It takes a lot of guts to leave your comfort zone. It takes even more to force yourself into a situation in order to do it. Michael Franzino has done just that and unearthed his brand new project alone. in the form of an ambient, emotionally gripping debut full-length record. Franzino, known for his work in A Lot Like Birds, secluded himself in nature for two months without electricity, internet, cell phone service, and anything of that ilk. Just him, his thoughts, and the goal to produce what would become the dreamy Somewhere in the Sierras.
Opening with “A Scopare Ma Non Sentire”, Sierras proves to get you as lost as Franzino made himself, encompassing the listener in a dreamlike state with, seemingly, no way out. “Leave Me” showcases Franzino’s singing chops while the percussive power shines through lead single “Close Without Closure”. Album highlight “Please Try” encapsulates every high point experienced on the record beautifully, especially vocals and lyrics: “Caroline, I pine / for your touch like a sober lush. / It’s been a week since we could speak / like we care to hear each other’s name.” Franzino is no stranger to creating advanced, technical arrangements—give a listen to A Lot Like Birds’ No Place—and it absolutely shows that he knows what he’s doing and that he’s doing it incredibly well.
“1 (800) 273-8255”, which is the number for the National Suicide Prevention Lifeline, acts almost as the album’s second interlude, complete with a haunting, seemingly once-internal monologue: “If everything is meaningless / why haven’t you done it yet?” “More Fiend” provides us with some of the most intricate arrangements on the record, topped off with my personal favorite lyric: “When I die, will you write on my grave / that I was almost great?”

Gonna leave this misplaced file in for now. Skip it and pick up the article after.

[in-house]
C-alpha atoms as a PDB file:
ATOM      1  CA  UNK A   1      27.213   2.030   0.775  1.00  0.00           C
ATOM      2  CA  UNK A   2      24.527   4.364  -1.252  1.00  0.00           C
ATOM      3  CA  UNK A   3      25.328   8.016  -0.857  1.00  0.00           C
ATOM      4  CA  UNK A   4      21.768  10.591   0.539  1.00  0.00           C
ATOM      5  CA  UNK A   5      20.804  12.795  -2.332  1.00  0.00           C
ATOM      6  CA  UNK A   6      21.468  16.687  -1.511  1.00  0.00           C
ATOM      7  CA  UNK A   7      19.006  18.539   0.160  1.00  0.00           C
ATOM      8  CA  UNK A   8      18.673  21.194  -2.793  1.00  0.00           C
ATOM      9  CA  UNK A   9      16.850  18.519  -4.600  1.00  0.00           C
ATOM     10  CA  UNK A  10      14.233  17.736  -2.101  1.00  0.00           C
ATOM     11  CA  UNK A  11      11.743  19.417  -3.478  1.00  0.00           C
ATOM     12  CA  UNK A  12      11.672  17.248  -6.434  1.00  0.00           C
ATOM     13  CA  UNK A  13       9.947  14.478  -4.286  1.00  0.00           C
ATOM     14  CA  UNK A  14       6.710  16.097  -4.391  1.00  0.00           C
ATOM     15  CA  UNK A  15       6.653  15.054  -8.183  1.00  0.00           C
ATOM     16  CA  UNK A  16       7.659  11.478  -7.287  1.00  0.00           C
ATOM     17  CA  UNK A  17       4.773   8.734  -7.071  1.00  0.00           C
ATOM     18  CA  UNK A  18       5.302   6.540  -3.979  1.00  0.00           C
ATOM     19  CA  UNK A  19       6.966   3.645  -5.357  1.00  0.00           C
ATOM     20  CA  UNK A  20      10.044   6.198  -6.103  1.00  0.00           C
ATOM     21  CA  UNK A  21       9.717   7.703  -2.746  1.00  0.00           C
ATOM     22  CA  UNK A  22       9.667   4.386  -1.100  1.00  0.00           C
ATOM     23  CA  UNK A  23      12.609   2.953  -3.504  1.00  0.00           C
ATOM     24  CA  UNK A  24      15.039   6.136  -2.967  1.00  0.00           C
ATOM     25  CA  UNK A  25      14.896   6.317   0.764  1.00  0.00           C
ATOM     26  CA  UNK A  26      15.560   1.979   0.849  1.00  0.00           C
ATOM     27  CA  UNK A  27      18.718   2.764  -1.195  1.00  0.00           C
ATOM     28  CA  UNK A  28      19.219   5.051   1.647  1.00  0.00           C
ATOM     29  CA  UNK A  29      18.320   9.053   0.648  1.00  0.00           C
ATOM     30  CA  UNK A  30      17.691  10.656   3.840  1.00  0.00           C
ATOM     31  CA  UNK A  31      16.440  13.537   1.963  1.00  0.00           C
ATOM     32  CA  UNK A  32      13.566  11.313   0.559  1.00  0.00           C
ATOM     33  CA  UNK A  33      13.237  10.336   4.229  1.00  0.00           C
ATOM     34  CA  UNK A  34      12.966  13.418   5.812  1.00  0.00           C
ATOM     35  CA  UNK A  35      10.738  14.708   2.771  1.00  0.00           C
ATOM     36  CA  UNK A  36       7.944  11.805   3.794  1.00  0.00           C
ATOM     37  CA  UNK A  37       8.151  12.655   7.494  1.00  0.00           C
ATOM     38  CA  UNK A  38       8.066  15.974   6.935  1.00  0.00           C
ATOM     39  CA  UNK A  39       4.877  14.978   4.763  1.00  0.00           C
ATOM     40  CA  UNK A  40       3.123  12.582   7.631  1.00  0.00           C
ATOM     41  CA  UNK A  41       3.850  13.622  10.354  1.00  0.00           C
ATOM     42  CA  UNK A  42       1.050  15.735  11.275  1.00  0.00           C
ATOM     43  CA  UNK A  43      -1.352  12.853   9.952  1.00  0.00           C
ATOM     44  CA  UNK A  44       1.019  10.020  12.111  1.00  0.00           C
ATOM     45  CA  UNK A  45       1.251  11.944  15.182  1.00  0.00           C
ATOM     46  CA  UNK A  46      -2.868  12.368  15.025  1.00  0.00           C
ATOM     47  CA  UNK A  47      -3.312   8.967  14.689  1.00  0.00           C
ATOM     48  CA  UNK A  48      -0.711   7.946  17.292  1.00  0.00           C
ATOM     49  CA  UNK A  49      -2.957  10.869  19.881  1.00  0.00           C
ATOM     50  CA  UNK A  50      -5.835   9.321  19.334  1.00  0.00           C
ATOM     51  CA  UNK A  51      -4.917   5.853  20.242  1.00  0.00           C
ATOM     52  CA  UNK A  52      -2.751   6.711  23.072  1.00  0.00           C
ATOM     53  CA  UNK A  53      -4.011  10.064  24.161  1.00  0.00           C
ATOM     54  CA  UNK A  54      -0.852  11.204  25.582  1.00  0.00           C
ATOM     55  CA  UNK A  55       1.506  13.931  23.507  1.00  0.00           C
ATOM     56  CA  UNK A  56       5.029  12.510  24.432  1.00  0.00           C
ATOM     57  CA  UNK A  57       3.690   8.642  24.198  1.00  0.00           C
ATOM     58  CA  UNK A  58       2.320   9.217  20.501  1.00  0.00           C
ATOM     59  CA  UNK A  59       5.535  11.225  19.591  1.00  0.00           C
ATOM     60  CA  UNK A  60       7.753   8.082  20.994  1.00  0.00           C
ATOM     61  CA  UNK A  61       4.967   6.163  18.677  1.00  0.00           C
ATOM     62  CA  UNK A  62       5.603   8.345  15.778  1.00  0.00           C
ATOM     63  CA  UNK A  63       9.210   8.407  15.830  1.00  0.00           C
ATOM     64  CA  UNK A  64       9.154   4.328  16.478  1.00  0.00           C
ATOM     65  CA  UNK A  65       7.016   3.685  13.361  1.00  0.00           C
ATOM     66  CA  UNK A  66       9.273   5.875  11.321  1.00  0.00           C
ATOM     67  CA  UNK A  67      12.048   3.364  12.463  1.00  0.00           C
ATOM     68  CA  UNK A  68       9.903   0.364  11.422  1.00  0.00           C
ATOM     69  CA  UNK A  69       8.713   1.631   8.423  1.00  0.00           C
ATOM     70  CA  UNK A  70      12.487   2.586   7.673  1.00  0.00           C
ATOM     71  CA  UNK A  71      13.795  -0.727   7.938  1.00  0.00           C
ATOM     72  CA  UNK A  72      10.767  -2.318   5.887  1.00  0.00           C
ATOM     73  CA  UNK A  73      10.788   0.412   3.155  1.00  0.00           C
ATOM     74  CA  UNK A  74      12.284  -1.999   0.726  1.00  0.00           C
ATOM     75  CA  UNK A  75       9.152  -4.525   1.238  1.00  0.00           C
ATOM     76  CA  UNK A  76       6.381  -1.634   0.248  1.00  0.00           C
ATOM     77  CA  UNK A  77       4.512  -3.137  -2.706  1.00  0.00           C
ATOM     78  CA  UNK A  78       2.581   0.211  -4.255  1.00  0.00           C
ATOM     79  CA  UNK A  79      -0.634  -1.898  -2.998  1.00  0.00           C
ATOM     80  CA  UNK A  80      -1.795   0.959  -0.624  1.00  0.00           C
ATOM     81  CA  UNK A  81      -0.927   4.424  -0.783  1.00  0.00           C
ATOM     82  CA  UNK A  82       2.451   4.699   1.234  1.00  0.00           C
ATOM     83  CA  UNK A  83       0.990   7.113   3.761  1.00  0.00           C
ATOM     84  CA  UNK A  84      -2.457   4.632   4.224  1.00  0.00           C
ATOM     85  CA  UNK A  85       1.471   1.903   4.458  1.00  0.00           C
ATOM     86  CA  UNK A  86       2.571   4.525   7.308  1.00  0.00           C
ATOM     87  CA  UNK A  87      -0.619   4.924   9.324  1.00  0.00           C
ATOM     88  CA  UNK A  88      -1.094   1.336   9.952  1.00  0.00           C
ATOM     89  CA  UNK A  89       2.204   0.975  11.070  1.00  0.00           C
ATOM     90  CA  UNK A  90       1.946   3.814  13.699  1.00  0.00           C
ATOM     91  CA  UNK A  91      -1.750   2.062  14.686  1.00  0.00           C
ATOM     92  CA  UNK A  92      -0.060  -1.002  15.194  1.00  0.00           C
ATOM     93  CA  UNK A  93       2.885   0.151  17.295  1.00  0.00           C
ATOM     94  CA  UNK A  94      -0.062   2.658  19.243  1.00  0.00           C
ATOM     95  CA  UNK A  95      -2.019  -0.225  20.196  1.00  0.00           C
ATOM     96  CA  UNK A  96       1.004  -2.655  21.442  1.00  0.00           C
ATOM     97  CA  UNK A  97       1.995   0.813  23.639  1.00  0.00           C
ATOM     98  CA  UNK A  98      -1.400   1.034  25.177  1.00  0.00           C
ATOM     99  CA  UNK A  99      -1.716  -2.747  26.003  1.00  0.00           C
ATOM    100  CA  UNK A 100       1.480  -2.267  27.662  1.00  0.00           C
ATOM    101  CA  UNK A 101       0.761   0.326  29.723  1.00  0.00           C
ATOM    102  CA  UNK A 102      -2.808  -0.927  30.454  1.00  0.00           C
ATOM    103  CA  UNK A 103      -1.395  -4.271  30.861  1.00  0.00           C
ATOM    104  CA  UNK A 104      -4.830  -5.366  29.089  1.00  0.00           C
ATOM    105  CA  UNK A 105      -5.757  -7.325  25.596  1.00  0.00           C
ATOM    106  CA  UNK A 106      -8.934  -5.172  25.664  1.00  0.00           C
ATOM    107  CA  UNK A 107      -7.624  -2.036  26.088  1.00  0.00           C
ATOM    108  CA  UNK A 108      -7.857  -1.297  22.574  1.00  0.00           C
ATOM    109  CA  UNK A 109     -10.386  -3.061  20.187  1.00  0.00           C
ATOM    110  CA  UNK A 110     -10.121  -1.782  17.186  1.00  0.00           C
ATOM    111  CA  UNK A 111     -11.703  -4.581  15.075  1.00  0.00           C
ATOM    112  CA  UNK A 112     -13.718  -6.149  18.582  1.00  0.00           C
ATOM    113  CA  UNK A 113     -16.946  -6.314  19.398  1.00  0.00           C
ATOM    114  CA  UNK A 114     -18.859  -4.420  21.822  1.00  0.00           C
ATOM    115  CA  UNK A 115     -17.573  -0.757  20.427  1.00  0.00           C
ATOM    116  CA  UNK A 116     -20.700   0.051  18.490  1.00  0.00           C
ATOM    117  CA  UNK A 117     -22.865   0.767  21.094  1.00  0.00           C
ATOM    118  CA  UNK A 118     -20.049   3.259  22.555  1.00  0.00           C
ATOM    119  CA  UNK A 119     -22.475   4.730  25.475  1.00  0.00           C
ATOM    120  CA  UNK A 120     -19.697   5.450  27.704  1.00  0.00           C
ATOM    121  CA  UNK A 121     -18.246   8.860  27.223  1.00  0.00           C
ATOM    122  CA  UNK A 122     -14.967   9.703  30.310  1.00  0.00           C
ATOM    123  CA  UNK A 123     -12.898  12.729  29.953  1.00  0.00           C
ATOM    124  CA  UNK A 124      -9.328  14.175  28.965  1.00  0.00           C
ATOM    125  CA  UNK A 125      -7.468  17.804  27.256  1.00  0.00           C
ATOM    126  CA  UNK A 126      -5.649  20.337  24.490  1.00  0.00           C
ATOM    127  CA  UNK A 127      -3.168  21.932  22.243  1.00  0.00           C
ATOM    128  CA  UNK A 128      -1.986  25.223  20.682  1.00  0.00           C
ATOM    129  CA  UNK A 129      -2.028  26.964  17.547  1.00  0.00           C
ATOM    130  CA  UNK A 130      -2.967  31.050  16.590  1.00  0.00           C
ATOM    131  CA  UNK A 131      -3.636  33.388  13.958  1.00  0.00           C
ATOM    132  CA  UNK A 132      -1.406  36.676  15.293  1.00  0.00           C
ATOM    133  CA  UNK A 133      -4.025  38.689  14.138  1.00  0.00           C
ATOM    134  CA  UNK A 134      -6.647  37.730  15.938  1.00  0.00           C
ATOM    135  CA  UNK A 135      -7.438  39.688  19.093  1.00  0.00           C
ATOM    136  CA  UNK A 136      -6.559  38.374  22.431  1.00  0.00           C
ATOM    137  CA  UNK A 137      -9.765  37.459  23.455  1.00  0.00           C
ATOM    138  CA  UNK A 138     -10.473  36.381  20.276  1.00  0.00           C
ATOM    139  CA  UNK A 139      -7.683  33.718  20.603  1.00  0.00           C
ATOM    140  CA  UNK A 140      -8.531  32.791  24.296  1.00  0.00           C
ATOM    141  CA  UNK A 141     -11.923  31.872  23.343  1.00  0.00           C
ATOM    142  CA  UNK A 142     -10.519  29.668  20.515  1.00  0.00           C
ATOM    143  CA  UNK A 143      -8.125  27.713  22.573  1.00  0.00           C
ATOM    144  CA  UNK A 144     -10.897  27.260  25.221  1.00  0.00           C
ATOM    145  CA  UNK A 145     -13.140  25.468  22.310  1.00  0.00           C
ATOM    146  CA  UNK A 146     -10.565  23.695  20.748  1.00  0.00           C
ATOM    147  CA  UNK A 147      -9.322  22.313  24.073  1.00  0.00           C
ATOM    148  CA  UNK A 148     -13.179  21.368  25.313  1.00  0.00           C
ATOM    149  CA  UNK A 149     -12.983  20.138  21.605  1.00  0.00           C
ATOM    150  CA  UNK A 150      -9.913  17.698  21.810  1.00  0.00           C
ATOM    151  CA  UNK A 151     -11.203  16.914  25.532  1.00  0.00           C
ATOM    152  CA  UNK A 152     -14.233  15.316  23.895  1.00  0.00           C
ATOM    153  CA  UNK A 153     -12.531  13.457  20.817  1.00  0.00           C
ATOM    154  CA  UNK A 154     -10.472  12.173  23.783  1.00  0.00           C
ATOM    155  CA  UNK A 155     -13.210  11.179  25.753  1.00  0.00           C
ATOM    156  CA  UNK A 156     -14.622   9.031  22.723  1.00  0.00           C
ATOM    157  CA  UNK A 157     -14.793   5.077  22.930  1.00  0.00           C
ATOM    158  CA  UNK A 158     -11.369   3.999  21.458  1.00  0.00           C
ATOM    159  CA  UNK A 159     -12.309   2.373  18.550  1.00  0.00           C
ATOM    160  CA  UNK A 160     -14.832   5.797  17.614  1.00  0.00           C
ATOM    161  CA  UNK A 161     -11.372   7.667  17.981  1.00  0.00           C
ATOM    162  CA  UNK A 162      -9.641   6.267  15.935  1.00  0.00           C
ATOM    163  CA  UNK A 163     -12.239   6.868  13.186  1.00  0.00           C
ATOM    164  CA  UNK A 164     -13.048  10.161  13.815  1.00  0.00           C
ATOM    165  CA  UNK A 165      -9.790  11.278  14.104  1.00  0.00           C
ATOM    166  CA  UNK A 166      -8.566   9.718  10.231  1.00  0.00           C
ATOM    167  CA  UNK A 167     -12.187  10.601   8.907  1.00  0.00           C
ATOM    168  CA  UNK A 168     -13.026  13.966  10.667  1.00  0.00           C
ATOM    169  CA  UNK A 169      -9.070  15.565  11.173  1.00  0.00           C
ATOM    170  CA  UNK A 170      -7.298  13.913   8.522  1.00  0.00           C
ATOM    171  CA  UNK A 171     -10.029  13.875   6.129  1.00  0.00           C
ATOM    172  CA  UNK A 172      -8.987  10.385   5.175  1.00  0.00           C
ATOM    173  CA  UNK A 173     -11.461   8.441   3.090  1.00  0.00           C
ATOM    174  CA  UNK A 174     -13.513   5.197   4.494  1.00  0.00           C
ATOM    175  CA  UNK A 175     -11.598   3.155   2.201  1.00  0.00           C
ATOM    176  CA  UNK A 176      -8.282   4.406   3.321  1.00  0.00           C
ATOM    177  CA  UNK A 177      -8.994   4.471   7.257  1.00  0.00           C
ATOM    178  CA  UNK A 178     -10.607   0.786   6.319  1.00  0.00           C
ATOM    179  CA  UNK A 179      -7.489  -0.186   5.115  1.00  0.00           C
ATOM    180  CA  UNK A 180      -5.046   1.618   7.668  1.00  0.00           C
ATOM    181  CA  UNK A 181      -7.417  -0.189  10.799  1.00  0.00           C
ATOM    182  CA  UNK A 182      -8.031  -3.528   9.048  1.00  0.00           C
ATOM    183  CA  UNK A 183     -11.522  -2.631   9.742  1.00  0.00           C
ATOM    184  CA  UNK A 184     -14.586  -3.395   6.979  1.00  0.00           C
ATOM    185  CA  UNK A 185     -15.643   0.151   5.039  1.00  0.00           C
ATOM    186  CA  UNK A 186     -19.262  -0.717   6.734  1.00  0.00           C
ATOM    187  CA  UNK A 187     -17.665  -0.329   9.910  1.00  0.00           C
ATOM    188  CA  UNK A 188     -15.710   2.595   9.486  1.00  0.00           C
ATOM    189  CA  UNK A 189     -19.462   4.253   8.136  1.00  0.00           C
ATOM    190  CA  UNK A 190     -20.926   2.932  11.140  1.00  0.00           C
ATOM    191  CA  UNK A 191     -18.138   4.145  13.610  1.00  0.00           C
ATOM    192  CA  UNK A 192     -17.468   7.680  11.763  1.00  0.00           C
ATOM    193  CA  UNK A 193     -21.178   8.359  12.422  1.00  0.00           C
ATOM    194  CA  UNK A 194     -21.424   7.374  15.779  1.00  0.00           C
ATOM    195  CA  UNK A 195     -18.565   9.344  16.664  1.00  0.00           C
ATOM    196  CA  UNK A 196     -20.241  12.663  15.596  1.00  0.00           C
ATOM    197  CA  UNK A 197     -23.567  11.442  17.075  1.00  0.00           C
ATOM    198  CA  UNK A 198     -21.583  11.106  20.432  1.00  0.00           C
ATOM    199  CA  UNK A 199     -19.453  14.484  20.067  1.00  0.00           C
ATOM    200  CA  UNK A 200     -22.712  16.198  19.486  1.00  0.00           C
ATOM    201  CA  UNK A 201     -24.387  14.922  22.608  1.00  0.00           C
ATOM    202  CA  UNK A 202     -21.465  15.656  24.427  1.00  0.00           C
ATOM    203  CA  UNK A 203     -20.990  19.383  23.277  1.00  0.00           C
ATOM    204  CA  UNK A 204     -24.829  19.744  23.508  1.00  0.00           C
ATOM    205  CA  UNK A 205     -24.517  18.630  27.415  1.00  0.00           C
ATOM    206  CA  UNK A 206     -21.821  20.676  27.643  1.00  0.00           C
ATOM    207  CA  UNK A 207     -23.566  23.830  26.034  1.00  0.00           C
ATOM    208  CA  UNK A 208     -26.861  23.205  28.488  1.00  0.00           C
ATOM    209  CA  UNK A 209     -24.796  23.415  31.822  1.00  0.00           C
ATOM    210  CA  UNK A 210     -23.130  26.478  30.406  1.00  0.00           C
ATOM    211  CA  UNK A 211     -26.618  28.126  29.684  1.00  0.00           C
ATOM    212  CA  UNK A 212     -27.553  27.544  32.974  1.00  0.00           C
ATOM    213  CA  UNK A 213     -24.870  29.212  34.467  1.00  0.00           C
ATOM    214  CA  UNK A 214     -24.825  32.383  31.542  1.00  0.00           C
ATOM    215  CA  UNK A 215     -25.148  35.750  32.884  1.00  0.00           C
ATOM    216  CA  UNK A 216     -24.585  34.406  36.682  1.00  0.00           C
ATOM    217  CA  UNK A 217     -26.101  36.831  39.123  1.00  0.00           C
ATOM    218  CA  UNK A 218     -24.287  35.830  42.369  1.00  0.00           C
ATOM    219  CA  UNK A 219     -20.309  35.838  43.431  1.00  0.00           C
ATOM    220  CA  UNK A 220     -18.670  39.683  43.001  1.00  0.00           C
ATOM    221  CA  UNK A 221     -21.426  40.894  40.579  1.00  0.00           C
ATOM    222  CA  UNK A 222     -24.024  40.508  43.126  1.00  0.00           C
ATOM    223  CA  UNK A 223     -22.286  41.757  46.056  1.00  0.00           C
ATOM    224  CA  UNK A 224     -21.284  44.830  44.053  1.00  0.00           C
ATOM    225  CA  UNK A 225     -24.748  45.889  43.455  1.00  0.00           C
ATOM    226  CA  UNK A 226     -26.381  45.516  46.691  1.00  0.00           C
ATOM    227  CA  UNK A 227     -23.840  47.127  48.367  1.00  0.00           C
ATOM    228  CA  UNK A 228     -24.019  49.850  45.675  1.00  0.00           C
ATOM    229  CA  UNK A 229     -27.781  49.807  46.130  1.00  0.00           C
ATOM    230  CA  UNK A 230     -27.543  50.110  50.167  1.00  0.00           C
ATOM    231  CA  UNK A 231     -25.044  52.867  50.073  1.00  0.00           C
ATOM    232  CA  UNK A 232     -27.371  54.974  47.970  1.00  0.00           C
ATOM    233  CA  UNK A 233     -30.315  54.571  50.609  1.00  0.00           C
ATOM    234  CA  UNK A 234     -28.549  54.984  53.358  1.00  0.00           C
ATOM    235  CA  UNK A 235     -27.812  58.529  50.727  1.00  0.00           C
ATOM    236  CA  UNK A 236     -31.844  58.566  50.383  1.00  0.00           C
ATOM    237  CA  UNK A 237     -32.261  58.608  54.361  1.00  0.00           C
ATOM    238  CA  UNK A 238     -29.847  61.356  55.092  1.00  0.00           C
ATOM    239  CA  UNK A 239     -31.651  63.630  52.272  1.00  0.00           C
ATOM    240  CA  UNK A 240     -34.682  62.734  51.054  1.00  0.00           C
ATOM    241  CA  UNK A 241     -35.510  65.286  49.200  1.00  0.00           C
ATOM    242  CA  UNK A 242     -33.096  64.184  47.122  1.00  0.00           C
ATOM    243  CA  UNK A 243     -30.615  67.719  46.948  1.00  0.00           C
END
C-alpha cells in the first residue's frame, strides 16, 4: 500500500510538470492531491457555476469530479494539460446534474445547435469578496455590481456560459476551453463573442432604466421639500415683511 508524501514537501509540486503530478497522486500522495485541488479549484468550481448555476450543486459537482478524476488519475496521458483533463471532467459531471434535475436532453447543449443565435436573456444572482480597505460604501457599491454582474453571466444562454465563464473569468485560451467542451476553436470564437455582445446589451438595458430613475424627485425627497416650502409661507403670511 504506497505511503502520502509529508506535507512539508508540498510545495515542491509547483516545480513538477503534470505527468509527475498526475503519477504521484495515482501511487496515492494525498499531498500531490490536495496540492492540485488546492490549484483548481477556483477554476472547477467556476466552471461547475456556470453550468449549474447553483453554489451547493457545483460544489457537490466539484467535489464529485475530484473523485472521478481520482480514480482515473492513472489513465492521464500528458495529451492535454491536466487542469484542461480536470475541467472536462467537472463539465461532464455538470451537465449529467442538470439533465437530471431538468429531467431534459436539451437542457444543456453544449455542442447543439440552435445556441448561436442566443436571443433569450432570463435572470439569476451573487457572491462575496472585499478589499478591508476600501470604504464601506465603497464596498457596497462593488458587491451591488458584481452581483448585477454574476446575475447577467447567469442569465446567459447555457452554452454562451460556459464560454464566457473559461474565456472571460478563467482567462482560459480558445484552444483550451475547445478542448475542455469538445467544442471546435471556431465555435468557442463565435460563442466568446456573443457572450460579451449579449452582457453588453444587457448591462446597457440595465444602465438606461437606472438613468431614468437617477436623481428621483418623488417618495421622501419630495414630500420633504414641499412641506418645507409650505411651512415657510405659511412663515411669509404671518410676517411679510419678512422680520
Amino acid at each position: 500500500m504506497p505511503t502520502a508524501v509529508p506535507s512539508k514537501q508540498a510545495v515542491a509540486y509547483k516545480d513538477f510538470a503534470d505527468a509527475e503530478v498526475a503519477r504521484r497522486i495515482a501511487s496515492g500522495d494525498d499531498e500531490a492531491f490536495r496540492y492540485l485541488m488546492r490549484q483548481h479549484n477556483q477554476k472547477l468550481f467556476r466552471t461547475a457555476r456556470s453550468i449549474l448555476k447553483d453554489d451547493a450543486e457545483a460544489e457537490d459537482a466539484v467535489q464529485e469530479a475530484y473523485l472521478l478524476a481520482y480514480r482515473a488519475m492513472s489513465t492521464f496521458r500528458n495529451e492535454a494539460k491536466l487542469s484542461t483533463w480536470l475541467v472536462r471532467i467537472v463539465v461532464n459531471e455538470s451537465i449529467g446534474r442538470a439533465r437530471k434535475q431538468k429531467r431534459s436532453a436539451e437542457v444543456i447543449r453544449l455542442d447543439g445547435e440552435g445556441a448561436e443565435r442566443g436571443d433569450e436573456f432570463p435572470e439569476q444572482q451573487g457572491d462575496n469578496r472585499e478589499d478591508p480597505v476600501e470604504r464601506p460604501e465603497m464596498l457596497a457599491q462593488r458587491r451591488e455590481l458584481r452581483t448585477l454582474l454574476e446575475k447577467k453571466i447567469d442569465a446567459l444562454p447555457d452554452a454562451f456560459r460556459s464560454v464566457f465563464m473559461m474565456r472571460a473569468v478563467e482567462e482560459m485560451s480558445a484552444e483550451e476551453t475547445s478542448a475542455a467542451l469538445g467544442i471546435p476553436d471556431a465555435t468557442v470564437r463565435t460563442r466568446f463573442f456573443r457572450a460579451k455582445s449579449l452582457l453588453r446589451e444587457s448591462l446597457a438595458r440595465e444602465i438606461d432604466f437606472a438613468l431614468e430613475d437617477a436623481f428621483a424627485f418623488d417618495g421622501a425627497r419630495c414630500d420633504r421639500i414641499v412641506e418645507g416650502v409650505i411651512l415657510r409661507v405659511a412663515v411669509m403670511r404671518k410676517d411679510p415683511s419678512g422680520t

“You Are My Sunshine” gives off an anti-interlude vibe, laden with heavy programming, brooding vocals, and staccato percussion while still including the use of the classic, uplifting “you are my sunshine, my only sunshine…” chorus. Closer “Maternity Leave (Funeral March 28th)” is probably the emotionally heaviest track on the record, and is about the passing of Franzino’s mother. The track, surrounded by a gorgeous string section and a backbone sample of Chopin’s “Funeral March”, appears to prove why this project means so much to Franzino, and also why it works so well.
Somewhere in the Sierras is a record that resonates. Not just in sound, but in context. Franzino did the what most musicians would never dare and let absolutely everything flow (sometimes forcefully) naturally. What results is a record that never could have happened without some sort of push (financial, mental, physical, etc.) and one that needed to be done for him before anyone else, which is why it becomes so easy to get lost and ultimately find yourself within it.